Ahead of iOS 7’s Release Tomorrow, Apple Offers Legacy Apps To Support Older Devices

With Apple expecting more mobile fragmentation, the App Store update helps it support older models.

Ahead of iOS 7’s Release Tomorrow, Apple Offers Legacy Apps To Support Older Devices

Still sporting an iPhone 3GS?


Those with older Apple devices will be left out of the fun when iOS 7 gets released tomorrow, but ahead of its rollout, the company has updated the App Store so models running an older operating system can download legacy versions of apps.

As pointed out by Reddit, the App Store now offers owners who can’t or haven’t upgraded to iOS 7 the ability to download the latest compatible app for their operating system, a move that helps the Cupertino, Calif. company cover its bases to support older models. Though mobile fragmentation is a larger issue for Android, Apple recognizes that by leaving out certain devices–including the first-generation iPad, iPhone 3GS or older, and the fourth-generation iPod Touch or older–a large subset of its base will face usability issues as developers refresh or create apps for the latest operating system.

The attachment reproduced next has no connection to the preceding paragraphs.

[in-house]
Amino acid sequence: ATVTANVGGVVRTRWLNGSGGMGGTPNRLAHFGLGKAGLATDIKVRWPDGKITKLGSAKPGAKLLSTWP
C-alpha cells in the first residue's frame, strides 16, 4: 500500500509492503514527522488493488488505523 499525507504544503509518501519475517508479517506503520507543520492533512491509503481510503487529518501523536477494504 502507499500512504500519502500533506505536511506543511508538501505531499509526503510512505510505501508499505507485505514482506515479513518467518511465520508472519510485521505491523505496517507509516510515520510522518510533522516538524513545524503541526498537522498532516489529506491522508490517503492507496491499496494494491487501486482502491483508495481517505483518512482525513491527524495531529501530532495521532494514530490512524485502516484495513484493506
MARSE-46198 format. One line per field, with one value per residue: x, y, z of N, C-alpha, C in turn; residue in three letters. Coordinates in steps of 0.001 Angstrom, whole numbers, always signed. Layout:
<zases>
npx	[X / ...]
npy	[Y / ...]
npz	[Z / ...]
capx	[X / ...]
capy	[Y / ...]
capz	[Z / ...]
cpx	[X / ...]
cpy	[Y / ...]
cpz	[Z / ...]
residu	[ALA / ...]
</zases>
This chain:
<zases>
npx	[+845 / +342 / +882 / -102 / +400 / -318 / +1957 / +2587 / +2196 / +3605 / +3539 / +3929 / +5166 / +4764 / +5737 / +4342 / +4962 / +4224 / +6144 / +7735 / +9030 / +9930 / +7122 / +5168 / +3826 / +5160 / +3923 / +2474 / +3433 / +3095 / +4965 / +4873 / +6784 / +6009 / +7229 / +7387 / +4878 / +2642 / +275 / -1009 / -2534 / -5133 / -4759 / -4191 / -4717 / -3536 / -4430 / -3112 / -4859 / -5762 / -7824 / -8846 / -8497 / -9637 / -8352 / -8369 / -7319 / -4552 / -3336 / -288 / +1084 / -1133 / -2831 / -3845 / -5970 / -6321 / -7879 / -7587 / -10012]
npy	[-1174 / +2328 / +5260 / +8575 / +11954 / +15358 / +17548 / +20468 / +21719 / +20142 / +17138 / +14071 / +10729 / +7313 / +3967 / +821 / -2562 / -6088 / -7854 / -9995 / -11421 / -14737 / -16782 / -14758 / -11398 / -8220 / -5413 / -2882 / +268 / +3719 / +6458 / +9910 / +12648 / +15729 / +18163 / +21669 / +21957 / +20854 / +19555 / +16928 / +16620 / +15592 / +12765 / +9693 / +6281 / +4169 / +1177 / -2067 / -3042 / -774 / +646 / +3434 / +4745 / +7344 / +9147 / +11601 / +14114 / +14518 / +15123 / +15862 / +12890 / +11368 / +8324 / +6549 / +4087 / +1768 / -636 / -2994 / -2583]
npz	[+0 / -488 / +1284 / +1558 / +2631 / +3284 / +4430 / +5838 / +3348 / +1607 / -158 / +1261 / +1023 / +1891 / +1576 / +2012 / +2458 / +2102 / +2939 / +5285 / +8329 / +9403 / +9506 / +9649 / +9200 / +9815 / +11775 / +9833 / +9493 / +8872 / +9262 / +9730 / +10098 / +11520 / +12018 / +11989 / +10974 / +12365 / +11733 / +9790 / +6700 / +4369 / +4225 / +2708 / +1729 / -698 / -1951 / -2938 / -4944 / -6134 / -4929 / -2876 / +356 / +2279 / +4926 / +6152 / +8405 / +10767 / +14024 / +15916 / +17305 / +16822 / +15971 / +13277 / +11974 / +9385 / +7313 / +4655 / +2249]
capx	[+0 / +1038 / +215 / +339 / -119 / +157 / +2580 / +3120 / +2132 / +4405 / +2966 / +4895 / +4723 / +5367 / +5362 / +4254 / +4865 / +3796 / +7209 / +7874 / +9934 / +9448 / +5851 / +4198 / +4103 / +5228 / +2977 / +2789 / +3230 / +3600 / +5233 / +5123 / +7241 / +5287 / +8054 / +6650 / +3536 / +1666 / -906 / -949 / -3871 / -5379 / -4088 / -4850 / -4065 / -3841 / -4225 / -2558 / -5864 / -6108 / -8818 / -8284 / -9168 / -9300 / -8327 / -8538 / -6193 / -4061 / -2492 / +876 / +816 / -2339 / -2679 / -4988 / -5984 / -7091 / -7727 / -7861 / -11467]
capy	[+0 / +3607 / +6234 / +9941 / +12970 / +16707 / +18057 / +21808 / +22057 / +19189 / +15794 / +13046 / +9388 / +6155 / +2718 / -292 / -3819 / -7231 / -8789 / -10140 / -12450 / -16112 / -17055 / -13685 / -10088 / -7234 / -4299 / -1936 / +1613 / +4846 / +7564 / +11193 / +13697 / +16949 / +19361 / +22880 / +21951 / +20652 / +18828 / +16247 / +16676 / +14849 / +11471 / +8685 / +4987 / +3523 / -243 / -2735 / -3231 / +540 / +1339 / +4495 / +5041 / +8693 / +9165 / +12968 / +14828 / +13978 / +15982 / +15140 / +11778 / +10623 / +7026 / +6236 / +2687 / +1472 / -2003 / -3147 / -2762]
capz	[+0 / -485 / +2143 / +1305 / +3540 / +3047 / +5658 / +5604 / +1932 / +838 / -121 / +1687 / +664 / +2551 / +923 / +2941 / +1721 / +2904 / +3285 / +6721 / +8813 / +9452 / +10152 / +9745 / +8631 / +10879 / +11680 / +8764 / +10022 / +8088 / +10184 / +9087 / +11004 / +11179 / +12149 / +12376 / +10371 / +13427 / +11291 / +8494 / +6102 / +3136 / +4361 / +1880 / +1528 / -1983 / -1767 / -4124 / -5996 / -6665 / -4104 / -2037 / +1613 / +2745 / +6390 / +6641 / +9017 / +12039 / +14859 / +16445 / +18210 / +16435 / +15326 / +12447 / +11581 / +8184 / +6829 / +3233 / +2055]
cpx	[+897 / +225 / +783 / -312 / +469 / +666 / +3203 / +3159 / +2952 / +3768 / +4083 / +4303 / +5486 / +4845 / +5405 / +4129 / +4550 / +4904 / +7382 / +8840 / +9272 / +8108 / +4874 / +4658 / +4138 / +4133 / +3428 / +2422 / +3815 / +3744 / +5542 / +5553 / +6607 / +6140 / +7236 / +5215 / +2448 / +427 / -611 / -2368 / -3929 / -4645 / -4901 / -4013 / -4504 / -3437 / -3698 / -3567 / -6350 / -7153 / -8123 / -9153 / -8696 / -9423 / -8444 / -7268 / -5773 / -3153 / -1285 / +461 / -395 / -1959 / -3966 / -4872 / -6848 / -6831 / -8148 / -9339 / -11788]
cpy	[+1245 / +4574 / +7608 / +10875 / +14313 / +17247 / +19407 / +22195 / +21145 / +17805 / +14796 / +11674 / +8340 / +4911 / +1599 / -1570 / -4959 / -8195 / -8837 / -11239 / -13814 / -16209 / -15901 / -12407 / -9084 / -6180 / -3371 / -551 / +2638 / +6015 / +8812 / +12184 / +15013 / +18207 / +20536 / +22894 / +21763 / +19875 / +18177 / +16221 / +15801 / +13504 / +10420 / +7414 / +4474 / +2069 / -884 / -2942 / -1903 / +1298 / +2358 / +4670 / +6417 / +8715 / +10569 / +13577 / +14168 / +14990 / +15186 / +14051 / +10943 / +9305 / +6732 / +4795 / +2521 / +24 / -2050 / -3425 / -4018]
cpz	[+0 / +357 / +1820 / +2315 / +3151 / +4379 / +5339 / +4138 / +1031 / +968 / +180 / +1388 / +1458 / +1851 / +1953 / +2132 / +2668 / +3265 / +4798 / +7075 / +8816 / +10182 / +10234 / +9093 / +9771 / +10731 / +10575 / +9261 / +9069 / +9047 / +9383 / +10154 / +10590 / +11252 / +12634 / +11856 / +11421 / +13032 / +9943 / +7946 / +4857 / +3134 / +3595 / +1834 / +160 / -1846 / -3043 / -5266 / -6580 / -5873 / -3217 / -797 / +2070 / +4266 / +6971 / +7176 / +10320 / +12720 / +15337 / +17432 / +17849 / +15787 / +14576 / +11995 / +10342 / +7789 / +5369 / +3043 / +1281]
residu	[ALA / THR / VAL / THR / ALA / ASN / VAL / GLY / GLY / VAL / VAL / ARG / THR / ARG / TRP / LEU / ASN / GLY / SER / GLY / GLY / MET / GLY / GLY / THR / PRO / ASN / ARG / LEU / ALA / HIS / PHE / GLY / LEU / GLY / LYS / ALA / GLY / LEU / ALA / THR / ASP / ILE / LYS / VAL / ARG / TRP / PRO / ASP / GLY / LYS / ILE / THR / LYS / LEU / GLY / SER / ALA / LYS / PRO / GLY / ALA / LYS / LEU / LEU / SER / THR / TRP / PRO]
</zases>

Though the update helps expand the life-span of older Apple products, not all developers are excited about the change.

Kyle Richter, cofounder of iOS and Mac consulting firm Empirical Development, wrote in a blog post that “the likelihood of any complex app, especially anything API driven, working after several years of neglect are slim.”

Users, not understanding the software development process, will likely blame developers for a buggy experience.

“The truth is a lot happens under the covers during updates, API endpoints are updated, data models changed, multiplayer protocols changed, even legal issues are addressed,” Richter said.

[Image: Flickr user MIKI Yoshihito, Reddit user Justinbeiberispoop]

About the author

Based in San Francisco, Alice Truong is Fast Company's West Coast correspondent. She previously reported in Chicago, Washington D.C., New York and most recently Hong Kong, where she (left her heart and) worked as a reporter for the Wall Street Journal.